The soya bean prices is in a steep decline of 63 percent month-on-month and 31 percent lower than 2021 period, the latest First National Bank (FNB) Agri-business reports indicates.
The bank also says this year’s maize offer price does not reflect the prevailing and escalating cost of production in the country.
The June/July report stated that soya beans was currently trading at $441 per tonne, representing a steep decline of 63 percent month-on-month and 31 percent lower for the same period in 2021.
“This is the first such drop for a rally that has lasted since March 2021. The rally initially was caused by export demand from China and India coupled with regional demand for Zambian soya meal which pushed the commodity above $450 per tonne,” FNB said.
It states that the buoyancy in price was maintained by a global increase in commodity prices which saw Zambian oil seeds benefit after increased demand following the lifting of COVID-19 restrictions the world over.
According to the report, the price peaked at $720 per tonne in April 2021 and started cooling off after the commencement of the 2022 harvest as the steep decline signals a correction in price or a correction that was about to set it.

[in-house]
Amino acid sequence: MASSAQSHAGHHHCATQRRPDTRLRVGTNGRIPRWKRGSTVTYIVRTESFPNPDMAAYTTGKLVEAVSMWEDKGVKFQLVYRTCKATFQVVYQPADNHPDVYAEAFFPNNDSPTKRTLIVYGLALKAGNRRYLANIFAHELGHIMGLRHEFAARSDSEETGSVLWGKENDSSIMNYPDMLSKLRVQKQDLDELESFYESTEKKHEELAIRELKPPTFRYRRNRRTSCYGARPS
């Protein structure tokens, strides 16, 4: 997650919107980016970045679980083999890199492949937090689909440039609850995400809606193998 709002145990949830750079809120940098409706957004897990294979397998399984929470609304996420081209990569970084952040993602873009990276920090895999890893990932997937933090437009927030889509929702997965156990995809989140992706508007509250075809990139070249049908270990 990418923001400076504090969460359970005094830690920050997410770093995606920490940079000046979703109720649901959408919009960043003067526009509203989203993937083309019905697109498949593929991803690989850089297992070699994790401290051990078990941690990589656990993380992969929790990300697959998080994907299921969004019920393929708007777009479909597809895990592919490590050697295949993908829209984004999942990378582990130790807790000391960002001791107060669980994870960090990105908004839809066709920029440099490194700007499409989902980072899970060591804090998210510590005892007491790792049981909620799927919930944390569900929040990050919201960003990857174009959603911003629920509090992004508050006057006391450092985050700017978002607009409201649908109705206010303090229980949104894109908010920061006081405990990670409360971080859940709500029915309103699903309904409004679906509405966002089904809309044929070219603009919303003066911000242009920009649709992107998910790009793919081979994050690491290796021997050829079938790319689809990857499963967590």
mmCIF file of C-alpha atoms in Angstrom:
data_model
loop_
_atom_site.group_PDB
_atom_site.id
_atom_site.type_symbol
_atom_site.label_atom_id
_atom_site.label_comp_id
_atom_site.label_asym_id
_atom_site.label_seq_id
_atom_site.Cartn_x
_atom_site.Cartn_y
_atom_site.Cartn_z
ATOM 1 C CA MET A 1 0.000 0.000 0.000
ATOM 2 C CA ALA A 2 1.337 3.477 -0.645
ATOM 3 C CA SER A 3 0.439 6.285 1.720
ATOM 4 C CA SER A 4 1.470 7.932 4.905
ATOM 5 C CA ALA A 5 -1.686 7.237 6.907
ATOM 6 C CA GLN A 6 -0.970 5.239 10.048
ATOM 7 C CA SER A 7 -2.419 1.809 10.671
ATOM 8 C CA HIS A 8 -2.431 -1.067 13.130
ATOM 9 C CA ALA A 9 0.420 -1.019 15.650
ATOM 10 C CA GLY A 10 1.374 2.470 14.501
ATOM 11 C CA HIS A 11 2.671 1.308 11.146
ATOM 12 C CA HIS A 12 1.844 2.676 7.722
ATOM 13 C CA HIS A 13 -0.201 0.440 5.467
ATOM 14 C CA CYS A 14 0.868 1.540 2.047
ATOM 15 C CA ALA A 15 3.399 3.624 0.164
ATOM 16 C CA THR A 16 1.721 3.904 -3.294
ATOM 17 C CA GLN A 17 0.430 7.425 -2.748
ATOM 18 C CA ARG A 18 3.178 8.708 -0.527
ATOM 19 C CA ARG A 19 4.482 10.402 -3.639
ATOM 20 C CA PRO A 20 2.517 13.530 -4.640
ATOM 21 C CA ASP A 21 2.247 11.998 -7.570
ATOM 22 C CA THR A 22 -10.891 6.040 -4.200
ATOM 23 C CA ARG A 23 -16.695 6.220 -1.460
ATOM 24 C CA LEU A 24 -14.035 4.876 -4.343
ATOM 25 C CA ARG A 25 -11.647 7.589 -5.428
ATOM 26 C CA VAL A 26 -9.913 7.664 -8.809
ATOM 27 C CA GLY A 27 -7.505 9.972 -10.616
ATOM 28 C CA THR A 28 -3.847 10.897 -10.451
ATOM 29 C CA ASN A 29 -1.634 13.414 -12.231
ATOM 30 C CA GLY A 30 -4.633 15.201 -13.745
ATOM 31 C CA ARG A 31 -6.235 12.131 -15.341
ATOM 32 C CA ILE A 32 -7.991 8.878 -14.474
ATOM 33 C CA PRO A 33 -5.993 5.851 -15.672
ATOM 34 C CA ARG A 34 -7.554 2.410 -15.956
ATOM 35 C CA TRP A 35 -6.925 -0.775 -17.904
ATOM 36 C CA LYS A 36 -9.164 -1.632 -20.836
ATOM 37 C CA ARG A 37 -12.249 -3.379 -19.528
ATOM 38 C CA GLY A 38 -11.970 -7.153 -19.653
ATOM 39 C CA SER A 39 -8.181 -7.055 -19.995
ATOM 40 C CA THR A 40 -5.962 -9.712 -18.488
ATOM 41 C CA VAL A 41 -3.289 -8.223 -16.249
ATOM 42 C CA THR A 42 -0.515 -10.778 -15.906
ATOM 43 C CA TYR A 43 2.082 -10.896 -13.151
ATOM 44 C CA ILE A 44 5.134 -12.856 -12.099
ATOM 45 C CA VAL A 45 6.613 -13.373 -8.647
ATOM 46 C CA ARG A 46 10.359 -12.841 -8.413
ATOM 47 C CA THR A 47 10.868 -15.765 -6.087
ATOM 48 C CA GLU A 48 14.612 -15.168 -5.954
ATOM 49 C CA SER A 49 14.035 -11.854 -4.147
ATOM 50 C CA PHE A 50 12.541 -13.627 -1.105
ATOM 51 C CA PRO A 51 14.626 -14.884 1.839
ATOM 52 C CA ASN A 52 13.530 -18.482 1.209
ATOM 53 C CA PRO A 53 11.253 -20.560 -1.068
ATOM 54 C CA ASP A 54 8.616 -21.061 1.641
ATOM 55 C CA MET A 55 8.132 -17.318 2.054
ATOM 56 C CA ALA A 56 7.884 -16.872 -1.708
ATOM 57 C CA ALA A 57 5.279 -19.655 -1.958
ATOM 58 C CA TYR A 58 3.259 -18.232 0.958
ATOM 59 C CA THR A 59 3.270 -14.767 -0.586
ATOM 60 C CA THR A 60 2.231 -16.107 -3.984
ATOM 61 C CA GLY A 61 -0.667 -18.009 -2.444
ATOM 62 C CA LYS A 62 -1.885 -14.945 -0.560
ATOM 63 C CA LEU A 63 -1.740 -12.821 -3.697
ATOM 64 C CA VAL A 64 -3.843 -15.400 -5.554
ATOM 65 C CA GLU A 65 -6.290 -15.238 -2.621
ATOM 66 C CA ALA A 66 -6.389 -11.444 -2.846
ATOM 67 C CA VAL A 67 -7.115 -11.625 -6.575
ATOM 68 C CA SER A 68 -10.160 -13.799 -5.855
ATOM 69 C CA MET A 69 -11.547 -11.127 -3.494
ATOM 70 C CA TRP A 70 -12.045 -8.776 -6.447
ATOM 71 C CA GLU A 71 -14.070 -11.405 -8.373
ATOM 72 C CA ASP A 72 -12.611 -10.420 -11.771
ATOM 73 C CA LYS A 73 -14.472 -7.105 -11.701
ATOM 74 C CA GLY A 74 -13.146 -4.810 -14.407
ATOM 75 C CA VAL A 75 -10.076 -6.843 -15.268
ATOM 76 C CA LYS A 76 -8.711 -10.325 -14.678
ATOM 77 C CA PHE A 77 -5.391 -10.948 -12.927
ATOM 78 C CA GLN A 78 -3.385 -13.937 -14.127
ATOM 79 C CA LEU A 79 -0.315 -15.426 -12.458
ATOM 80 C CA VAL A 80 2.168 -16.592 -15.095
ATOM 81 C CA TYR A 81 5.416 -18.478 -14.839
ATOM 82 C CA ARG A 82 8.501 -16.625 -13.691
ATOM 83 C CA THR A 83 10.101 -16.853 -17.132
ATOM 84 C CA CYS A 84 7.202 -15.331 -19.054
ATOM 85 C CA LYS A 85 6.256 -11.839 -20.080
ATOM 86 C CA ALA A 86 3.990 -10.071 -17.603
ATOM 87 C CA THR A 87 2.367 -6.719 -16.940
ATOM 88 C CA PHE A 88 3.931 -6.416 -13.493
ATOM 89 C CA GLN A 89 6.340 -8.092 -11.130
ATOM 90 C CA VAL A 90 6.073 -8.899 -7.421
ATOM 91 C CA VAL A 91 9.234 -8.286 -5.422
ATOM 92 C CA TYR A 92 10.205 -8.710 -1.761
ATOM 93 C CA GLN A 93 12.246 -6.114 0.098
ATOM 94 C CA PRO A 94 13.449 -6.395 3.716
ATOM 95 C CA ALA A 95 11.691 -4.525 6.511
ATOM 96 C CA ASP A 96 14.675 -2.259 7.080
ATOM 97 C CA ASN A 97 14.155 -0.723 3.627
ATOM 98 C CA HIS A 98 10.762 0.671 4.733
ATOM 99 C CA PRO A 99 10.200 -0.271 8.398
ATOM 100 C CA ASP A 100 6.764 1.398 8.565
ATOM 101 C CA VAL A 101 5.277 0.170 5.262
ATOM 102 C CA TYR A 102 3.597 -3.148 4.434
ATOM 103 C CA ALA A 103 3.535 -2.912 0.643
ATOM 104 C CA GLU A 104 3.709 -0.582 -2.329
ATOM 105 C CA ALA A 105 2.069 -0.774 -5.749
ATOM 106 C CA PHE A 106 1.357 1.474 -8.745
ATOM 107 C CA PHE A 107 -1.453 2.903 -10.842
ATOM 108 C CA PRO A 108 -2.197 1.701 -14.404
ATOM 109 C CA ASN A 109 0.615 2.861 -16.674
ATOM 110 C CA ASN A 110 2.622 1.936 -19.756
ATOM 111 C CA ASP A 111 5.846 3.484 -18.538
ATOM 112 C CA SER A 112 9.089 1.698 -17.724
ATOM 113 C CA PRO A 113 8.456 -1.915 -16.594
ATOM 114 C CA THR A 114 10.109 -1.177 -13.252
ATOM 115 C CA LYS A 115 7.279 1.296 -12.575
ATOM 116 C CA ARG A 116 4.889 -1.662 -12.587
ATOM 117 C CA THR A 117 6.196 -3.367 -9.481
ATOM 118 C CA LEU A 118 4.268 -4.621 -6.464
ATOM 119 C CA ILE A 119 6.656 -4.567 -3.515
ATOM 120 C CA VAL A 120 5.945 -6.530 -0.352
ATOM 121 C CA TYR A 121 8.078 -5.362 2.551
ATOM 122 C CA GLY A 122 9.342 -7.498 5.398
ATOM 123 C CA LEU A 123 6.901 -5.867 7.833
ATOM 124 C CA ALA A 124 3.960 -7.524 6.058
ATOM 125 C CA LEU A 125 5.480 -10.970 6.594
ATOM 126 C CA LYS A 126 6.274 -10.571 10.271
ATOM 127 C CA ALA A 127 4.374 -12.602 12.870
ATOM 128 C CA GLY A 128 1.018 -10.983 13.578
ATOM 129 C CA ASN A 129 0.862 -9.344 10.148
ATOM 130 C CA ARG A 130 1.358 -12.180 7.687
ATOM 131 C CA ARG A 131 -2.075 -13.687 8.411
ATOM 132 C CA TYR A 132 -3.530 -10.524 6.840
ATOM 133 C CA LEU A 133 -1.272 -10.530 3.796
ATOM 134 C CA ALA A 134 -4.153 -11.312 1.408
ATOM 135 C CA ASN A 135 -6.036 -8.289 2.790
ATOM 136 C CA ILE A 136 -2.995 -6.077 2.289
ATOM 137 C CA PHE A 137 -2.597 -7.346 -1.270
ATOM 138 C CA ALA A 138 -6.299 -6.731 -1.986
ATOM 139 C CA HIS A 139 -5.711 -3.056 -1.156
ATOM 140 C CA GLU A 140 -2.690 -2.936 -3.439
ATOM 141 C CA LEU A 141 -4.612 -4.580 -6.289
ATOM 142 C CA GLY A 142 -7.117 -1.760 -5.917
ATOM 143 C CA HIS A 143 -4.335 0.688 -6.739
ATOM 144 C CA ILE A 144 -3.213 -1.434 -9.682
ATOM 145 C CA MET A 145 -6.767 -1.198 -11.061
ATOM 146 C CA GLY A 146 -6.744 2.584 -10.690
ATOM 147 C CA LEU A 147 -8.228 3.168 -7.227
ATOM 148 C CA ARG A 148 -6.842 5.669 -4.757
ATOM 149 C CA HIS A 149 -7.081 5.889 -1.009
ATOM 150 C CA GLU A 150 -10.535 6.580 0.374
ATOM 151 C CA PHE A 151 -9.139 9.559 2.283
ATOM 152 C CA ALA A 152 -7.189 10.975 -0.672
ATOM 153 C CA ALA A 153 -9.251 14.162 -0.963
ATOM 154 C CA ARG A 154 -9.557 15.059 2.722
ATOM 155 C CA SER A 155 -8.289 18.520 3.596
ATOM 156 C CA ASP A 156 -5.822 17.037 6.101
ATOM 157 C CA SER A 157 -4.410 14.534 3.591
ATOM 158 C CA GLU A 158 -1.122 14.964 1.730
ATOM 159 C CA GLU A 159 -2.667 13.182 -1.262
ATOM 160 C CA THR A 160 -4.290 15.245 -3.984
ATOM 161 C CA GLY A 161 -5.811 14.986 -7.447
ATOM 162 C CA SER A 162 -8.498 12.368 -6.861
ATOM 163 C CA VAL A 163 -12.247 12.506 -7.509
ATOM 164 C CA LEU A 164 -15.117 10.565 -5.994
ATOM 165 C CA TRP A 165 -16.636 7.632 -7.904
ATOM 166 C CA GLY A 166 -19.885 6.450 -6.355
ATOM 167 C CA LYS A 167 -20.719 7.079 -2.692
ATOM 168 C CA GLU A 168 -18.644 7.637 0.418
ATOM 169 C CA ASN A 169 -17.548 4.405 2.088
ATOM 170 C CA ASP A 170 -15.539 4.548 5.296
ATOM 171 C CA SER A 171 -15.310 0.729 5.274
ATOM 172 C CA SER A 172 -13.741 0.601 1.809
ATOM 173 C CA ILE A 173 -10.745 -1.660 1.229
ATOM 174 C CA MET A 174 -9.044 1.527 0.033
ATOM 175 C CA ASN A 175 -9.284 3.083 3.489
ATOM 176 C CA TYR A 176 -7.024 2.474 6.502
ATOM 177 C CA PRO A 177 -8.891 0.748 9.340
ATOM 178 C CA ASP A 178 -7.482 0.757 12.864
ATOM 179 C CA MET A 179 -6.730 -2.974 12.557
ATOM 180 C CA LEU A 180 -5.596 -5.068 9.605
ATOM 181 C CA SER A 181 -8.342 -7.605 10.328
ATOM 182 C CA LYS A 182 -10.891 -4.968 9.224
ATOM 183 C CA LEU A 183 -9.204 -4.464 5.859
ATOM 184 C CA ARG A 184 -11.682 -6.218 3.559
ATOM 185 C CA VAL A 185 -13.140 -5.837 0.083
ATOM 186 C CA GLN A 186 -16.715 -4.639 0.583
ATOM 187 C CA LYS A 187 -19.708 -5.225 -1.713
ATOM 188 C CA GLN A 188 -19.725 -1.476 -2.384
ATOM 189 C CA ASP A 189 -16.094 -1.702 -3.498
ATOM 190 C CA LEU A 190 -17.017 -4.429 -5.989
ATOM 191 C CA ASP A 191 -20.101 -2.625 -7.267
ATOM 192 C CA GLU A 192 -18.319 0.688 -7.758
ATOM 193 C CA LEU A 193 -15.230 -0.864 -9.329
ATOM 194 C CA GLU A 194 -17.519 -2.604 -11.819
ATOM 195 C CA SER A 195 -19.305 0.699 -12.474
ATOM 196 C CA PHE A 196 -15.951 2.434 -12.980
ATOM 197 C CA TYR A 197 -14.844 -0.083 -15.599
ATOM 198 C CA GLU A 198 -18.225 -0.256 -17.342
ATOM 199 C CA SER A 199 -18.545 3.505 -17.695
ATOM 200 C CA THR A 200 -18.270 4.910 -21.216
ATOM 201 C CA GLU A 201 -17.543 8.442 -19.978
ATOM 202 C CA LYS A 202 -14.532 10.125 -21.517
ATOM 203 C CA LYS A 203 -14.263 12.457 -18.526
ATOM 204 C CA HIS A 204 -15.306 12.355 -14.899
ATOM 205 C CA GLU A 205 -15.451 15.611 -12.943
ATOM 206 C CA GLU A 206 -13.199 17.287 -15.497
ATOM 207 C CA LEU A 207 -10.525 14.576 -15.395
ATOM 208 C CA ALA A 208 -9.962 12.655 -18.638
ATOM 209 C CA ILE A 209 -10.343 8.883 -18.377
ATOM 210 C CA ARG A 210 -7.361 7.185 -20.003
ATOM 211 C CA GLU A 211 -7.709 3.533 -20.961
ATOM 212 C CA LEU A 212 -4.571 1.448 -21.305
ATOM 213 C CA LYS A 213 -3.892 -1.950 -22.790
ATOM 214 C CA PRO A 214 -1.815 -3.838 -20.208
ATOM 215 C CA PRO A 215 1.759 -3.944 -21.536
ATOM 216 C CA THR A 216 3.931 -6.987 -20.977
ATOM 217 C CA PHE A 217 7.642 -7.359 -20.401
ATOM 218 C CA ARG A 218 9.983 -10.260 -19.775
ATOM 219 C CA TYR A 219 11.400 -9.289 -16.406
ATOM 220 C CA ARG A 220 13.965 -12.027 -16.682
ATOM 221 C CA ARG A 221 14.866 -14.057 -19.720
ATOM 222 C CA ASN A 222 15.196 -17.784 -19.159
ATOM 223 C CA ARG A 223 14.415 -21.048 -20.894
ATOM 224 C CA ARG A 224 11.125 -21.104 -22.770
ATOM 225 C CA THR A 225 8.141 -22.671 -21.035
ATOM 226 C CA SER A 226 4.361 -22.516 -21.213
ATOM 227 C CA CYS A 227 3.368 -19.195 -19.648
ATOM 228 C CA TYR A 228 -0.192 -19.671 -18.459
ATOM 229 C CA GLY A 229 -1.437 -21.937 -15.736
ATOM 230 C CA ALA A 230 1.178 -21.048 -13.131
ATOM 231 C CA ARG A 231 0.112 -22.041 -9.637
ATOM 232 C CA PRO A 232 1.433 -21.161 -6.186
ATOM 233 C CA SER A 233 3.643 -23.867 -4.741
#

“The signal from major buyers is ample stocks have been acquired and they shall look to utilize carry-over stocks before the use of stock bought in for the correct season,” it stated.
On the recent maize floor price of K160 now K180, it observes that the cost of production for commercial producers increased going into the 2021/2022 season with the average cost of production for an hectare to around $1,300-$1,500.
“The conclusion is that the offer prices does not reflect the prevailing and escalating costs of production. Coupled with this, the restrictions placed on exports make it even more difficult to make a reasonable return from maize trading,” the report states.
FNB said the high cost production for maize had seen small holder farmers abandon their cultivation for a more lucrative crop in soya beans which was trading higher in price than maize for the same cost of production.
“Soya beans have been competitively priced and will be at the cost of production challenges illustrated in maize allowing both small-holder and commercial producers to make a decent profit for this season,” it stated.